It took almost an entire year for the pieces to fall into place, but in May of 2013 God told me it was time to get out. In June of 2013 I moved my husband out of our family home and watched my children’s hearts simultaneously break and start to beat easier. In July of 2013 I filed my divorce papers and finally took an honest look at the seven million broken pieces that were my heart and spirit. In August of 2013 I put my kids in daycare and went back to work. In October of 2013 the divorce was finalized. In March of 2014 our marital house sold and I moved to a new stake, where I could build a life for just my kids and I with a clean slate.

It’s been a year of horribly hard things.

But it’s also been a year of honesty and a year of realizing that not all the failures are mine. My husband failed me. My marriage failed me.  In fact, when it comes right down to it, looking back at all the things I failed at while I was trying to fix my marriage I don’t see so much failure. I see someone doing the best she could in an impossible situation and maybe she wasn’t perfect but maybe being perfect, keeping up with all the things she thought she was supposed to be, was never the point.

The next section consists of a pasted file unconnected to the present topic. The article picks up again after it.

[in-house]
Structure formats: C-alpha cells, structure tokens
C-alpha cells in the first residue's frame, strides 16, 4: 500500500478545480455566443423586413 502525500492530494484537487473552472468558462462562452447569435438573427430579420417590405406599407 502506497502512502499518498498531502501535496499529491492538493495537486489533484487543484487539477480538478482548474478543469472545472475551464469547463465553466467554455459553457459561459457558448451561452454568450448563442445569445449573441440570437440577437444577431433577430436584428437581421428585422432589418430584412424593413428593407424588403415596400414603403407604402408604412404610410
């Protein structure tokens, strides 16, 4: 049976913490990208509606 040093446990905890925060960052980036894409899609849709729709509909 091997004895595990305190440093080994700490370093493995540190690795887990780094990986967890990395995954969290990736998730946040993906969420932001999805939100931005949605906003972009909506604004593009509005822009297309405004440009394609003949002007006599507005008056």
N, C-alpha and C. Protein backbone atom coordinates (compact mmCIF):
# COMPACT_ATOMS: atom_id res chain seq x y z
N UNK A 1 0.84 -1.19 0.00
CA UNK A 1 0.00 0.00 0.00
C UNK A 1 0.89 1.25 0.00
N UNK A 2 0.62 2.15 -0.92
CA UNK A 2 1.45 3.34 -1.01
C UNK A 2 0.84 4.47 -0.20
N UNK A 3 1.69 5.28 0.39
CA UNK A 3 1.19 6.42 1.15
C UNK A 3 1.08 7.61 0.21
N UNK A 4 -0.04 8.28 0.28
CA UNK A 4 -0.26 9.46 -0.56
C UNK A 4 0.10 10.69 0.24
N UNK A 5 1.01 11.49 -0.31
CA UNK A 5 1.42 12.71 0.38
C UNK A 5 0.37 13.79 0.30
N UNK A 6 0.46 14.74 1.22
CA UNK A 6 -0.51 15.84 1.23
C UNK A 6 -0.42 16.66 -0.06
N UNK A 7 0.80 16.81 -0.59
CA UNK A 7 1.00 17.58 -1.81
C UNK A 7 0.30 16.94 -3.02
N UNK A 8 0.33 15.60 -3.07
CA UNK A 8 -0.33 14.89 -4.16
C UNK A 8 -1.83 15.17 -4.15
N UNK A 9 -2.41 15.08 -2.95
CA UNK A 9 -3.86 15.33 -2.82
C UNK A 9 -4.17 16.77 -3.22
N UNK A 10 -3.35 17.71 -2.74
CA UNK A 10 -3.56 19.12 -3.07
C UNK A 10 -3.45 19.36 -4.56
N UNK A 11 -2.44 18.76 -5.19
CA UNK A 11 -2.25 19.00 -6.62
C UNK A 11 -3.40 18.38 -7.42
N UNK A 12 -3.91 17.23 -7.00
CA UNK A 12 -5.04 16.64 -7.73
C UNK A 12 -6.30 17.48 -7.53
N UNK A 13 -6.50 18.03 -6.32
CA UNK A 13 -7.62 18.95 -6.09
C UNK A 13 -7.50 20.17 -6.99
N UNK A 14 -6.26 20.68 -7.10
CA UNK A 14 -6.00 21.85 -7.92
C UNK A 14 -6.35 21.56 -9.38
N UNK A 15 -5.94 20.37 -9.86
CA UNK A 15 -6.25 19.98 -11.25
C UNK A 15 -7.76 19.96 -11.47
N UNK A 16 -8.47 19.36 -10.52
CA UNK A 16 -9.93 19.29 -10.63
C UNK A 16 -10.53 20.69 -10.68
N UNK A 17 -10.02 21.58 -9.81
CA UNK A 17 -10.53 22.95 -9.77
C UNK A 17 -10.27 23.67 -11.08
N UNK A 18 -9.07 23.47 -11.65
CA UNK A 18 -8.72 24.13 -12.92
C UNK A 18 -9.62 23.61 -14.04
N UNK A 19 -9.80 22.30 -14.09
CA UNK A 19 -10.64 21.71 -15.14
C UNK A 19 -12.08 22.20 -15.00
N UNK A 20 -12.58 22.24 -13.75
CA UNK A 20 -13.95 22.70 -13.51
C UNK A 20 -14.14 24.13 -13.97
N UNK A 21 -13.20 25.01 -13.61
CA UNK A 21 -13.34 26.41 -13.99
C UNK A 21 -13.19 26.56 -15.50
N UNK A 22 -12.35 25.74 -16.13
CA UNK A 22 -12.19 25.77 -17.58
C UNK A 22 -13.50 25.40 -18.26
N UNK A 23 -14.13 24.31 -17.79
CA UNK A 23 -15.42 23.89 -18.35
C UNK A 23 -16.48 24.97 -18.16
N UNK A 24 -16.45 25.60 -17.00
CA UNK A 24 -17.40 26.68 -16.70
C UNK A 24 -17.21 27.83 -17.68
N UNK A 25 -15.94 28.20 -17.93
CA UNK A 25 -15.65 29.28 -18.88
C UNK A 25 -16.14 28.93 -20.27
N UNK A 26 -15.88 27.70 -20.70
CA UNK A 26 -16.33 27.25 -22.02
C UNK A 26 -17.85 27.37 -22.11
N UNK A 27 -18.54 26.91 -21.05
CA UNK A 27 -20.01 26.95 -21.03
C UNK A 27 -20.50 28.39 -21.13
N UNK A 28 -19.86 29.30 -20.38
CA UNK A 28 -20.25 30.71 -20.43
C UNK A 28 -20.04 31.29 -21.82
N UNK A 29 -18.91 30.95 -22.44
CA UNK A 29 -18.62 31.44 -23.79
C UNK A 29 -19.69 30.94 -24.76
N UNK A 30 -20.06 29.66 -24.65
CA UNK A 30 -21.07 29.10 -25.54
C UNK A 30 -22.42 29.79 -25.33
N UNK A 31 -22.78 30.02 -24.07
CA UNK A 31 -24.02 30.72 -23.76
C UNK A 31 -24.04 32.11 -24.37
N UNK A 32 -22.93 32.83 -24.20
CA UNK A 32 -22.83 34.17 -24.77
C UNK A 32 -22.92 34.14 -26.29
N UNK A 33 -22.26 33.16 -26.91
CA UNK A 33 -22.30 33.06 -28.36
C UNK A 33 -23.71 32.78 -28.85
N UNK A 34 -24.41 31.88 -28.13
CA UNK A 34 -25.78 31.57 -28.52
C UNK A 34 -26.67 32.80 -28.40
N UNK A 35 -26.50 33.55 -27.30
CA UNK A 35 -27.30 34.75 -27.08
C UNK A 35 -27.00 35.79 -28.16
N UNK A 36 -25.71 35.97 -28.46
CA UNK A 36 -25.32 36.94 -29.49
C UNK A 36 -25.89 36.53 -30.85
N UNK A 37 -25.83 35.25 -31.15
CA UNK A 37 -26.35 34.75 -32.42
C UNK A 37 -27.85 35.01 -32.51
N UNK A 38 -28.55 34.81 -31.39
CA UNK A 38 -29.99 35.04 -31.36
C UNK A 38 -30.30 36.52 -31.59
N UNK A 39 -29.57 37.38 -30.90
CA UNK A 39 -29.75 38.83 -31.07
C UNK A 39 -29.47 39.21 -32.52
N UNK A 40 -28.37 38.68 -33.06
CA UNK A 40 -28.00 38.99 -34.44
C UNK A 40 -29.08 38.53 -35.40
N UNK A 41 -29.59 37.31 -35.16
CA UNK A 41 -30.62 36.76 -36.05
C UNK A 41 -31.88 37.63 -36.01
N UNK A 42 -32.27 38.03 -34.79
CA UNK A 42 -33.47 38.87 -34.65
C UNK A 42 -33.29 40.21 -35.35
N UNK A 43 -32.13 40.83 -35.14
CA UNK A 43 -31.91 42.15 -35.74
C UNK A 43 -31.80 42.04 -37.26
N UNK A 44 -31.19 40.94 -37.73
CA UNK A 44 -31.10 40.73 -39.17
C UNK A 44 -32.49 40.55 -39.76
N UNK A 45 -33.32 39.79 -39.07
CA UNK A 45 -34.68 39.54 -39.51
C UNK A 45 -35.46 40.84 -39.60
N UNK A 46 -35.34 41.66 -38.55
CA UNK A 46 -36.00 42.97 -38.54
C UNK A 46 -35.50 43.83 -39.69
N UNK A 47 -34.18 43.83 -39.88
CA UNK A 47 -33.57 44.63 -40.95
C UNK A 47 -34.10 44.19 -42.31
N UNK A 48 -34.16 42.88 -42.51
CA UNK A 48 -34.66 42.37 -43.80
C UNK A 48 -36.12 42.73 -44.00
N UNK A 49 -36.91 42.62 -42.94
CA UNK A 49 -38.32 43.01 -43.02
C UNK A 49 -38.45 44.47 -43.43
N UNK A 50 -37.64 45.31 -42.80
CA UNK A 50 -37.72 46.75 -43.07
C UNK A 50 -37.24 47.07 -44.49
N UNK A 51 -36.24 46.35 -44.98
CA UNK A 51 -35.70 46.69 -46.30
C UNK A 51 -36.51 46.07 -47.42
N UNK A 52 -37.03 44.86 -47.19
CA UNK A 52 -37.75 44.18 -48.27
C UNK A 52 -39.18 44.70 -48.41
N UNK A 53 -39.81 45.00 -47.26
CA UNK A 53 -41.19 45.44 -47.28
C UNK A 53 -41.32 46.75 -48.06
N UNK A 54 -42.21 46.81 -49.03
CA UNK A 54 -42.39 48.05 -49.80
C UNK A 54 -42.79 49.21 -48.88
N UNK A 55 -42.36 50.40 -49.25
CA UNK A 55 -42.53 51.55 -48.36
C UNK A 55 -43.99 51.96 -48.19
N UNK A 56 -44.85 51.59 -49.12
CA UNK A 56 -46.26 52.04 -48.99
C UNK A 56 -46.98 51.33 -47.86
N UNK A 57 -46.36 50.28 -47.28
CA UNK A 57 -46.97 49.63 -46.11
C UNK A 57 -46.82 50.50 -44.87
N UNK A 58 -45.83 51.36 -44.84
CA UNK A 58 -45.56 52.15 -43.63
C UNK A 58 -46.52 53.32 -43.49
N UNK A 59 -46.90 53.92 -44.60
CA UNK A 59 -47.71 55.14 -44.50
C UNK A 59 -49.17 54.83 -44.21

Jesus said, “And you shall know the truth and the truth shall set you free.”  Like pretty much every person ever, failure, my own and those of the people around me, were (are!) a massive part of my truth. I had (have!) to accept them in order to be set free.


Freedom, it turns out, is trickier than I thought it was going to be.

When I imagined being out of my marriage. . .well, actually, I never could fill that in. It was a giant blank space. It felt exactly the same as sitting down in front of a blank sheet of paper. Throat tightening. Heart pounding. Expectations rising.  Mind racing. No clue what on earth was supposed to go there.

So I’m doing with my life what I do with blank pages: I’m folding it in half and then in half again because filling small bits of blankness is less overwhelming.

Just like novels get written one word at a time, new lives get written one day at a time. The key is the doing of it.

I get up every morning and I don’t think about the vast expanse known as The Rest of My Life That Isn’t What I Thought it Would Be. Yes, I still say things to myself like, “This is not what I signed up for.” Being a single mom to four kids isn’t easy. Trying to figure out how to make enough money to provide for four kids when my heart is yearning to just get an MFA and dream up novels and poems and teach for the rest of my life isn’t easy. Dealing with being young and divorced in a family-oriented Church isn’t easy. Waiting on God to reveal promised blessings and relying on the strength of my covenants isn’t easy.